Thus, the online or electronic source is just another way of retrieving the same information using different tools.

Therefore, the difference between print and internet sources lies not in the information itself; the tools and methods for retrieving that information differ.

However, it should be borne in mind that the internet is no substitute for printed materials. Rather, it is a complementary research tool after primary and secondary sources.

The main advantages of online sources are that the information provided frequently is more current than printed sources, and online information can be updated immediately.

At the same time, it takes time for print sources to be updated and published.

But the information available from such sites may not always be accurate and complete. Moreover, they may lack authenticity, credibility, and reliability.

Sometimes internet articles do not contain full references or citations. The author and publisher of the site are not sometimes mentioned. Anyone can publish anything for any purpose without incurring high costs and with little expertise.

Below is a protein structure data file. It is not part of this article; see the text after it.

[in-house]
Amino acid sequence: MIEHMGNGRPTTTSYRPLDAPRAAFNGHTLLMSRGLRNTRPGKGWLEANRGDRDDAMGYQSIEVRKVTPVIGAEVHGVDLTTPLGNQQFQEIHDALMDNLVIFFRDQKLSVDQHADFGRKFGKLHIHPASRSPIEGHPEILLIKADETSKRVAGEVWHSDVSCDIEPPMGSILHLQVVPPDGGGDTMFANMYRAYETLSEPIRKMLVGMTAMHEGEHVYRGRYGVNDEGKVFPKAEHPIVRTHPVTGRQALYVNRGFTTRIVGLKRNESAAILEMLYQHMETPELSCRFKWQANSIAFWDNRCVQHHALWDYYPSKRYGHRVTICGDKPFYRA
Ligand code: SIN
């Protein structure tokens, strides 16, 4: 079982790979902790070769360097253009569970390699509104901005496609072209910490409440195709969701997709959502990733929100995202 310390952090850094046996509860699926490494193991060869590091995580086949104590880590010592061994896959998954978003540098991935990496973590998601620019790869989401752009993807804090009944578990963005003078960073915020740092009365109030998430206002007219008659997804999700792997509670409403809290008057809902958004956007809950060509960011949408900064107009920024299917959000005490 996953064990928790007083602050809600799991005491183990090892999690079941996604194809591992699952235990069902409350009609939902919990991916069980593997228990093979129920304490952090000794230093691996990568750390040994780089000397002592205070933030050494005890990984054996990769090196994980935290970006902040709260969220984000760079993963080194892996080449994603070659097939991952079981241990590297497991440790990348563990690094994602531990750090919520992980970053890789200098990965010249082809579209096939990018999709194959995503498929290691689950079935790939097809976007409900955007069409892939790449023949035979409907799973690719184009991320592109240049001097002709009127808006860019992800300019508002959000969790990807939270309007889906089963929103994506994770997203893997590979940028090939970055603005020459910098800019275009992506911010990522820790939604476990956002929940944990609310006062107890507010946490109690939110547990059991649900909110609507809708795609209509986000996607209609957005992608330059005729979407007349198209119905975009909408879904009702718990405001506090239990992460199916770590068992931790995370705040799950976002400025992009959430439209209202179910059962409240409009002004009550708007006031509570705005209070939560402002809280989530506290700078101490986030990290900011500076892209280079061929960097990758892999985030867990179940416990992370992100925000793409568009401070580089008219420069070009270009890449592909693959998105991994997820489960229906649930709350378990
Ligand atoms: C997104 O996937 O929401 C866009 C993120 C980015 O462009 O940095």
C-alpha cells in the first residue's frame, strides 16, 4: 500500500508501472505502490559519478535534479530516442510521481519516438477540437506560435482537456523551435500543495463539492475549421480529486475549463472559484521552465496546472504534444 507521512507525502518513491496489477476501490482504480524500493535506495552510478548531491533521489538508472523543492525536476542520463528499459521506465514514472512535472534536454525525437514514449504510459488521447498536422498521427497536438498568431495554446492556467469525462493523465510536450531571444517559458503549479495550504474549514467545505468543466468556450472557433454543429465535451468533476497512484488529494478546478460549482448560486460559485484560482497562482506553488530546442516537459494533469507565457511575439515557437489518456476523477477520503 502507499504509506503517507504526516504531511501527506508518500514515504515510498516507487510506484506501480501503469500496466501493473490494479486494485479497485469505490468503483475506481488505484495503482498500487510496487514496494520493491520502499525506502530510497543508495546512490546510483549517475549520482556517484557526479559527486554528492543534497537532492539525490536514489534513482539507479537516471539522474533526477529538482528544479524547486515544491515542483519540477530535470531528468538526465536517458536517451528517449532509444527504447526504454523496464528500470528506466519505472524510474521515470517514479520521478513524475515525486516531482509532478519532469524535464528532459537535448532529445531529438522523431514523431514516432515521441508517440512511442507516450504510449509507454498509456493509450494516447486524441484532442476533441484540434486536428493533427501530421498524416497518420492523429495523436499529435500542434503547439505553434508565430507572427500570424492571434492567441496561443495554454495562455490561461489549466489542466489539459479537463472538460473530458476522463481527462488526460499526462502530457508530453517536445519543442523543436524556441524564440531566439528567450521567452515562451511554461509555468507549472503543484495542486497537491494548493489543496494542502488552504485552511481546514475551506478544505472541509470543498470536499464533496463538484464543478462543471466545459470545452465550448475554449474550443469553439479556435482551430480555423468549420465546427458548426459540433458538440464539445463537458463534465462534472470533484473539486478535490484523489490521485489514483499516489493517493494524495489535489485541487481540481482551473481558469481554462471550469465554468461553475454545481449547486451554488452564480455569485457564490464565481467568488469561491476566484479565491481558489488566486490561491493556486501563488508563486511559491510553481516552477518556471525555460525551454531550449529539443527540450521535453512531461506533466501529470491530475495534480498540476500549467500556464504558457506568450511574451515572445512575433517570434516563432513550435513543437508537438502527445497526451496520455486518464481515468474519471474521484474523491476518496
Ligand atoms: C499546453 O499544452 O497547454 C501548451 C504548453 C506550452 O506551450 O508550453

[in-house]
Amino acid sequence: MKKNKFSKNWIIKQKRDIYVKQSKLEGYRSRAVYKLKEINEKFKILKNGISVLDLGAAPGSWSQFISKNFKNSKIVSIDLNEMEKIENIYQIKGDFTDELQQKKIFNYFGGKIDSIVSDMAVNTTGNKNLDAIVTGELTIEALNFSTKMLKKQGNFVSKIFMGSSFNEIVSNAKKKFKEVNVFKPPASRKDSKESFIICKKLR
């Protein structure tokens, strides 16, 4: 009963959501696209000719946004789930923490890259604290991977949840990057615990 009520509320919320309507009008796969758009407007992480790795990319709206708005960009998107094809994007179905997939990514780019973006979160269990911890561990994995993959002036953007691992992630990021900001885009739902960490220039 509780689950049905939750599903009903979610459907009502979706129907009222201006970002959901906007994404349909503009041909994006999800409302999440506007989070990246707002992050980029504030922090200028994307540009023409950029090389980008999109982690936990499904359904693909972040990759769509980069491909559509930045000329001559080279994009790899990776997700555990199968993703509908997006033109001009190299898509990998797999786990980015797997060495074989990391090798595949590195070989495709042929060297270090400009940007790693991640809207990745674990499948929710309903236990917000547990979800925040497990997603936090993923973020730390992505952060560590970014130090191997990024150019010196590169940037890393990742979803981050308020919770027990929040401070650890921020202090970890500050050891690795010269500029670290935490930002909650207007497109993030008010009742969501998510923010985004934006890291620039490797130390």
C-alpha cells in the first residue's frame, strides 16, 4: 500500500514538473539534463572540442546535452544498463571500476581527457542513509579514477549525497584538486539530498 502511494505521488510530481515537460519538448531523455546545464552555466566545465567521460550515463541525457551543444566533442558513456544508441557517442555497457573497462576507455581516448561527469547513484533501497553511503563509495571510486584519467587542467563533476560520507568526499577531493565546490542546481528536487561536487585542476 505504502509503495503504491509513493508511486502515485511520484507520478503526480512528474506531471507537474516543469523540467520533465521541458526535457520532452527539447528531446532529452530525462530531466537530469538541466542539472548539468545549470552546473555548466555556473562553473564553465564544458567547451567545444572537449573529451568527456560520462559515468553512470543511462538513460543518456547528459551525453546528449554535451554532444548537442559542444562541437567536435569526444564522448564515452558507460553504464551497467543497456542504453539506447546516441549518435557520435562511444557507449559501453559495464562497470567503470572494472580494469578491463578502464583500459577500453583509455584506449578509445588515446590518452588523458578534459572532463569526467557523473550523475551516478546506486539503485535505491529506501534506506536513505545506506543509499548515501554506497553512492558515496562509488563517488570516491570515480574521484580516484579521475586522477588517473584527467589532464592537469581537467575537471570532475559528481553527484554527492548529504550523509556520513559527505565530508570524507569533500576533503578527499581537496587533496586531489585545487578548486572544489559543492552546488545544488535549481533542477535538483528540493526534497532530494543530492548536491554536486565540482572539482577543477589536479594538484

One of the biggest disadvantages of internet resources is the lack of comprehensiveness.

Unlike traditional print resources, web resources are rarely edited by credible persons. The most comprehensive primary legal materials are still available in printed form.

Electronic information is contained on “Web pages or websites.”; Web sites’ have two varieties: sites that are free and available to the general public and sites that require a license or fee to access.

Individuals maintain non-fee-based websites, non-profit organizations, or educational institutions. But fee-based sites are maintained with great care and integrity, reliably serving the information needs of researchers.

Westlaw, LexisNexis, HeinOnline, JSTOR are prominent examples of fee-based websites. On fee-based websites, only authorized or licensed users can access the information contained on the site.

However, many free internet sites provide primary sources, journals, and other secondary literature consistent with the standard of non-fee-based websites.

For example, many primary information sources are the websites of international organizations (such as the UNO, World Bank, WTO, UNCTAD, OECD, IEA, IMF, etc.), academic institutions, governmental departments, international NGOs, and multinational companies.

9 Sources of Legal Research